In my case I use the "projects" tab of the reference dialog far more than the "assemblies" one. The solutions I work with typically contain 5-20 projects, and the references between them are the most common references to add; I rarely use "standard" assemblies beyond those that are added automatically from the project template or are imported automatically from the "Add Item" dialog.
Long story short: some people will like to have the "project" tab as default tab of the reference dialog, others may prefer the "assemblies" tab. To me the solution is to make it an explicit user preference, where the user can specify what to use as default in the preference dialog. Or even better: persist the last selected tab, and re-open the dialog at that last used tab after VS is freshly started (this behaviour is of course already present as long as VS isn't restarted) - that strategy automatically adjusts to the user's usage pattern...
Yes i read about from where the assemblies are taken recently on a blog (maybe this one?) and i don't know why i spoke about the GAC... The habit maybe as i believed that for a long time.
Anyway i don't think that it is really important : When we do a clean checkout of all our source code (from an old branch or from a feature branch) this list doesn't change, so except for framework assemblies we absolutely need to avoid using it as it add a dependency on the current developer environment to something that every developer should be able to do without any computer configuration.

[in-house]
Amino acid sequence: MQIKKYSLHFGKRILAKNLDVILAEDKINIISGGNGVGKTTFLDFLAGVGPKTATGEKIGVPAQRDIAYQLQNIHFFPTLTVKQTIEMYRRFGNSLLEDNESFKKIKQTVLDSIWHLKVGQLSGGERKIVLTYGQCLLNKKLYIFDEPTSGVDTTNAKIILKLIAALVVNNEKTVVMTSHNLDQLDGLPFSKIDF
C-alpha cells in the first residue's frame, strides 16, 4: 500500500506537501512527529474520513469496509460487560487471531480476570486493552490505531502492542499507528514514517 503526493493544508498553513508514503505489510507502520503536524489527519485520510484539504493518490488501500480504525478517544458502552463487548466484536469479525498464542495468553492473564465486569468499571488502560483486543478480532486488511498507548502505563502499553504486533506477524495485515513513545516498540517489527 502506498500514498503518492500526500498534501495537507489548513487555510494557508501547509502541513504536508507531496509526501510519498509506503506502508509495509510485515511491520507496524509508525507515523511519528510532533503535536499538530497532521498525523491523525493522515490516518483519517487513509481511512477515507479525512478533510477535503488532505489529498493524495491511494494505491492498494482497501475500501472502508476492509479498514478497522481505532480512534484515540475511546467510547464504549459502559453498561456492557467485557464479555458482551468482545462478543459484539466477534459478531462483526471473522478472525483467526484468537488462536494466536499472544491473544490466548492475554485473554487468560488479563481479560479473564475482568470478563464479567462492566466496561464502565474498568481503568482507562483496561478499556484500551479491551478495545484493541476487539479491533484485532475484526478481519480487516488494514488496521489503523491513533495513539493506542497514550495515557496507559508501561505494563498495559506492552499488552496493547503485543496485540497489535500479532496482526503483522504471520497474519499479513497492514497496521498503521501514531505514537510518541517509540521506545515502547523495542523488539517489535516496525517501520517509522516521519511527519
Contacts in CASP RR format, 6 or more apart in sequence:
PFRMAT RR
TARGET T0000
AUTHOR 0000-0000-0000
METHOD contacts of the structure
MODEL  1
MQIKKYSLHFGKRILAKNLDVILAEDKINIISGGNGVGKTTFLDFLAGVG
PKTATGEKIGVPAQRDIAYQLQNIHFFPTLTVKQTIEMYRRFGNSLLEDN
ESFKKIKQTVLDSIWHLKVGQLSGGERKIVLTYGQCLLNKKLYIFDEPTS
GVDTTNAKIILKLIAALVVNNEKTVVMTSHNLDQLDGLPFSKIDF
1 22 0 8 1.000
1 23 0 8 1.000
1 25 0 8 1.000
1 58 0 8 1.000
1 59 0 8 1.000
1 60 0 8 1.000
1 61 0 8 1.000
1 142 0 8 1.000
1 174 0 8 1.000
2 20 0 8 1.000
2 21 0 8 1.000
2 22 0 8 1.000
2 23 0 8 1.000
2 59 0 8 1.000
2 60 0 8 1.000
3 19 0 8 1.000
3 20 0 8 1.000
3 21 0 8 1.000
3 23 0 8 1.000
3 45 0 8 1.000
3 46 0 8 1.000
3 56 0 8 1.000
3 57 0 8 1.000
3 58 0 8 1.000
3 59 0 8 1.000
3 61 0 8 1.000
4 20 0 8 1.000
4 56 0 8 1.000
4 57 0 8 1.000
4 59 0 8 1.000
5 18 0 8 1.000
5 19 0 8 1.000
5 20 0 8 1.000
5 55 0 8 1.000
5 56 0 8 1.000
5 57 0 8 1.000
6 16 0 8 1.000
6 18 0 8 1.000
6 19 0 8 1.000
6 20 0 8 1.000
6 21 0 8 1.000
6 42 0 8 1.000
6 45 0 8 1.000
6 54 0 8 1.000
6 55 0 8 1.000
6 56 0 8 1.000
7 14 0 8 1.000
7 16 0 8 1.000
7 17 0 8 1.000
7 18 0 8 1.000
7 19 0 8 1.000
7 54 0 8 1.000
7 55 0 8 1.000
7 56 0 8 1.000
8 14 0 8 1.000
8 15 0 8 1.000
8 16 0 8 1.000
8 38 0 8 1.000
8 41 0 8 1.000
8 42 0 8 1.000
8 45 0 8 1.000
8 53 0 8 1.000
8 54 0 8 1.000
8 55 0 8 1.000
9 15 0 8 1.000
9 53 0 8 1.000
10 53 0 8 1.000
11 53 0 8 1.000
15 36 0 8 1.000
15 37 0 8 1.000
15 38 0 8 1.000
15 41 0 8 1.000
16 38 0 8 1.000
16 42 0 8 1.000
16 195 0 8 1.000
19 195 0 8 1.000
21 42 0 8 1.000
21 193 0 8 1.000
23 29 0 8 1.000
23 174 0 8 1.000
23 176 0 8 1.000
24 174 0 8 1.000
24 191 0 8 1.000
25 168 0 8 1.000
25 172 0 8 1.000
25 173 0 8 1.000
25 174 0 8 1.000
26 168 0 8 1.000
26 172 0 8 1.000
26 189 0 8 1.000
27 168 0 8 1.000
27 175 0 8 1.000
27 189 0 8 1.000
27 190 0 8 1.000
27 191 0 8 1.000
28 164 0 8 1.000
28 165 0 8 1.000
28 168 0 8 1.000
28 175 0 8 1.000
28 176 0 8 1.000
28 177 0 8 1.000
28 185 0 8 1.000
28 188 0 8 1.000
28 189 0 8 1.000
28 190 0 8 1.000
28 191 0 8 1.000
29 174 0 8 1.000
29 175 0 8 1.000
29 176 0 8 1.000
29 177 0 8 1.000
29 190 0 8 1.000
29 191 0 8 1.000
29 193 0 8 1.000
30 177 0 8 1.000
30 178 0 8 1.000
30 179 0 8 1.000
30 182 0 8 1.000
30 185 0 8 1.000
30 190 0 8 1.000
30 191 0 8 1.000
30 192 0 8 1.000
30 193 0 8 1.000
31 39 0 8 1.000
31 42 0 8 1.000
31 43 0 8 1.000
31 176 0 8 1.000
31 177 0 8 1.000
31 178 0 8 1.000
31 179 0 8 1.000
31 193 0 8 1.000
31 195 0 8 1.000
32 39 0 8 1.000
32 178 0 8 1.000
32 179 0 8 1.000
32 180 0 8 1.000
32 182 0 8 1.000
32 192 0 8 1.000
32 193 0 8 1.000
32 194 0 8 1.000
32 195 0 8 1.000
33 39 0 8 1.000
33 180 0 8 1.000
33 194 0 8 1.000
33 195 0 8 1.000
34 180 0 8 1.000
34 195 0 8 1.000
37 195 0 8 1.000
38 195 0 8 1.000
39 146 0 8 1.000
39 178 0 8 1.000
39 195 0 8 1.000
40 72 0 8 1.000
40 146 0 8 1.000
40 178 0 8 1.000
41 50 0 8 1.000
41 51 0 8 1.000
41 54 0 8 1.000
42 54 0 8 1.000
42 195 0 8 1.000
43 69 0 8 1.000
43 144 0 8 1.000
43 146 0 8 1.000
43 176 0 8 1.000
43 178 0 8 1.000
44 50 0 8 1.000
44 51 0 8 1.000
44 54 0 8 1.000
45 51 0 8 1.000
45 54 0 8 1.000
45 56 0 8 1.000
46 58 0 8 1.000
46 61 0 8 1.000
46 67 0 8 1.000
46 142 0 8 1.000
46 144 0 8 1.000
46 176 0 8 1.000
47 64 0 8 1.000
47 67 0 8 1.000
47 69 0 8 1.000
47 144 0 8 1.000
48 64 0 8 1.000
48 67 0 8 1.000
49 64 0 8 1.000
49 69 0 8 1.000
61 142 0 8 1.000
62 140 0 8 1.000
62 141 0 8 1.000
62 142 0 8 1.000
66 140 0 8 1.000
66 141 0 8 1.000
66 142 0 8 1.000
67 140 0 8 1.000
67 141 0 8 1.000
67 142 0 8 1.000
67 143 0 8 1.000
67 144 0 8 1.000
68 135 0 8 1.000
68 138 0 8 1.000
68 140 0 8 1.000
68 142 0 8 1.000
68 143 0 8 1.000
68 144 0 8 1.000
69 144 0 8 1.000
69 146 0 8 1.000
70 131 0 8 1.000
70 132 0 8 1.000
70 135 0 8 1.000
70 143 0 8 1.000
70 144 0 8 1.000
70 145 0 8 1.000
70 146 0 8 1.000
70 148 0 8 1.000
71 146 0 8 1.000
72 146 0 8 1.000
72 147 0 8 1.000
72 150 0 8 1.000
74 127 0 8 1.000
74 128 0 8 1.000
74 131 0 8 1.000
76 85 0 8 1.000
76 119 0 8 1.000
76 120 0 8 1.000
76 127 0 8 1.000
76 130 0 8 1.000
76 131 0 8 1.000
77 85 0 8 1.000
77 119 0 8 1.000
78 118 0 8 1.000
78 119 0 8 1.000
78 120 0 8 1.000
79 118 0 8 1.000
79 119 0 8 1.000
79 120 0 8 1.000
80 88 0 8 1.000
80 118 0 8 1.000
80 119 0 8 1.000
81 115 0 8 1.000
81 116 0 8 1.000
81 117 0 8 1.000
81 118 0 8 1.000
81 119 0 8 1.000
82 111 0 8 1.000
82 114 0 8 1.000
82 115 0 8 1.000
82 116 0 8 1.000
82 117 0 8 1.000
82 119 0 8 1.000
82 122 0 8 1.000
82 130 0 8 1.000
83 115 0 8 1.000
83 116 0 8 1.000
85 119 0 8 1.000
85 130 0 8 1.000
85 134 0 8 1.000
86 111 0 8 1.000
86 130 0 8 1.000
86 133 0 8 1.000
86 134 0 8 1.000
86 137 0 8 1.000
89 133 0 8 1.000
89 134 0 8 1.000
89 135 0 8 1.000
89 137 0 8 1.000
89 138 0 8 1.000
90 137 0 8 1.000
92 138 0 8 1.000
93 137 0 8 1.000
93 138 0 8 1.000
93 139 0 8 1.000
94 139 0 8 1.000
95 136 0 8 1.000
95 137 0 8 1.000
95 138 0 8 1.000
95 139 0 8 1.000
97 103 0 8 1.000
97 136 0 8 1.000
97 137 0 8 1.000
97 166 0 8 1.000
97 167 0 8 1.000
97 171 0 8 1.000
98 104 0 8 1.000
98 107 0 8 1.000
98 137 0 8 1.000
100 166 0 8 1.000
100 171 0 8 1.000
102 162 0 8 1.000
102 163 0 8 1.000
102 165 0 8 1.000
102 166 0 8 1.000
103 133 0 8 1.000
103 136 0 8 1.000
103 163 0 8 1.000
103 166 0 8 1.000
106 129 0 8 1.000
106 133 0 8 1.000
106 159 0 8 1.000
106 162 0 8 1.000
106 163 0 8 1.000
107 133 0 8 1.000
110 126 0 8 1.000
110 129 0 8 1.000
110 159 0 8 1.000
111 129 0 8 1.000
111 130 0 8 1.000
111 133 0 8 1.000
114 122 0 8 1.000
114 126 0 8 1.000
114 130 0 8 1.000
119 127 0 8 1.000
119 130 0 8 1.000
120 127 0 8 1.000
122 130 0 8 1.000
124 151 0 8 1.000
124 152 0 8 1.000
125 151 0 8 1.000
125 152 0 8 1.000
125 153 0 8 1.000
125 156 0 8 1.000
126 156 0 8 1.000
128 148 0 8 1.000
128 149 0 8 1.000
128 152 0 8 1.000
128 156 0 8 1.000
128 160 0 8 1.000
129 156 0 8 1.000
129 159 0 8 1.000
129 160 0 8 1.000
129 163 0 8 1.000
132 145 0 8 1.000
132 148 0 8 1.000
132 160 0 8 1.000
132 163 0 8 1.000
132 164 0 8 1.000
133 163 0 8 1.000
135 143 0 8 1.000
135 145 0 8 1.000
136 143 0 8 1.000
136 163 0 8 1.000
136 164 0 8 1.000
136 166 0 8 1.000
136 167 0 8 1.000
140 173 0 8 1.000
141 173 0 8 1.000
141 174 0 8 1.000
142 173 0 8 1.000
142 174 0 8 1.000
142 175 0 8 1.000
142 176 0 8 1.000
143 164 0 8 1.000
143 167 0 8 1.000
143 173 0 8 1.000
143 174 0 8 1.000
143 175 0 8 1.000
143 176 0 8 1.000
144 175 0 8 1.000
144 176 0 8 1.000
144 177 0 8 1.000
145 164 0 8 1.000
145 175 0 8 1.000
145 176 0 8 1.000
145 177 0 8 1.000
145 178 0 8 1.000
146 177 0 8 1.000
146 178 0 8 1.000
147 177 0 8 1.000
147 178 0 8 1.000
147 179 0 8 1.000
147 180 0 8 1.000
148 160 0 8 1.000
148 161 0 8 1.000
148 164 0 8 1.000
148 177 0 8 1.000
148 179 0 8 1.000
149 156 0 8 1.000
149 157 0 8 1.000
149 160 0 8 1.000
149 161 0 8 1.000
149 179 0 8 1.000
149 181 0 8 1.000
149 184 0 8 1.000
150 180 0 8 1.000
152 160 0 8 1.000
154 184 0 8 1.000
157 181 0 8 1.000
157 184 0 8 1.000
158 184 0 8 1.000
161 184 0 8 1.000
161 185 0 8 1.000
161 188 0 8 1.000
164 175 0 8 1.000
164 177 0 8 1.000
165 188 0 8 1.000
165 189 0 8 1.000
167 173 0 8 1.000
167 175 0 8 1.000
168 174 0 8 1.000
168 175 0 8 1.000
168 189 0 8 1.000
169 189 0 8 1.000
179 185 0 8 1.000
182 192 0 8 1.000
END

As Luc Cluitmans said, just persisting the selected tab when the dialog is re-opened will be perfect.
I'm not bothered about which tab the dialog starts on, but what I would like is for the dialog to remember its size between invocations. If it persisted that size between runs of Visual Studio that would be even better.
Totally agree with VirtualBlackFox. References to standard assemblies are added by VS; 3rd party assemblies are placed locally in our projects and so the most common references I add are project references and file references (the former ones typically only at the project's start when I setup the solution structure).
Thanks for all of the feedback. We'll be making the change to have the Add Reference dialog default to the project tab in the next version. It should also remember which tab you last used after that first initial session.
I have a suggested approach for project references listed here on Connect for the last 3.5 years: connect.microsoft.com/.../ViewFeedback.aspx
This alternative approach could reduce the need to even open the references dialog.